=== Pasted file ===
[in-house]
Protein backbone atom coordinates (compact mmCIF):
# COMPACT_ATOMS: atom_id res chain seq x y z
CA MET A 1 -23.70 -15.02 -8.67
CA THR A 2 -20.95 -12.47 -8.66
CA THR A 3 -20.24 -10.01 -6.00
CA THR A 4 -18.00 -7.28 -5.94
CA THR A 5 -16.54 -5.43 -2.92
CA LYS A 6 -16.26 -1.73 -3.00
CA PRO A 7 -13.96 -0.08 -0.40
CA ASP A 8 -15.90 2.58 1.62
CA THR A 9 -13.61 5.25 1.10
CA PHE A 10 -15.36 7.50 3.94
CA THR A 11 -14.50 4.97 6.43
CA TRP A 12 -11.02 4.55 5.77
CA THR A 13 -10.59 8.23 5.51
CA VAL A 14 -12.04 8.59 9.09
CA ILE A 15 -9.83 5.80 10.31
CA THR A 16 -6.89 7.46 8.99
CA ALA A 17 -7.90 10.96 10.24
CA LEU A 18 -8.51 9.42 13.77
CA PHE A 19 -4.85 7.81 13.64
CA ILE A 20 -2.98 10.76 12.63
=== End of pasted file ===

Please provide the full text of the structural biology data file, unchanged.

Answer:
[in-house]
Protein backbone atom coordinates (compact mmCIF):
# COMPACT_ATOMS: atom_id res chain seq x y z
CA MET A 1 -23.70 -15.02 -8.67
CA THR A 2 -20.95 -12.47 -8.66
CA THR A 3 -20.24 -10.01 -6.00
CA THR A 4 -18.00 -7.28 -5.94
CA THR A 5 -16.54 -5.43 -2.92
CA LYS A 6 -16.26 -1.73 -3.00
CA PRO A 7 -13.96 -0.08 -0.40
CA ASP A 8 -15.90 2.58 1.62
CA THR A 9 -13.61 5.25 1.10
CA PHE A 10 -15.36 7.50 3.94
CA THR A 11 -14.50 4.97 6.43
CA TRP A 12 -11.02 4.55 5.77
CA THR A 13 -10.59 8.23 5.51
CA VAL A 14 -12.04 8.59 9.09
CA ILE A 15 -9.83 5.80 10.31
CA THR A 16 -6.89 7.46 8.99
CA ALA A 17 -7.90 10.96 10.24
CA LEU A 18 -8.51 9.42 13.77
CA PHE A 19 -4.85 7.81 13.64
CA ILE A 20 -2.98 10.76 12.63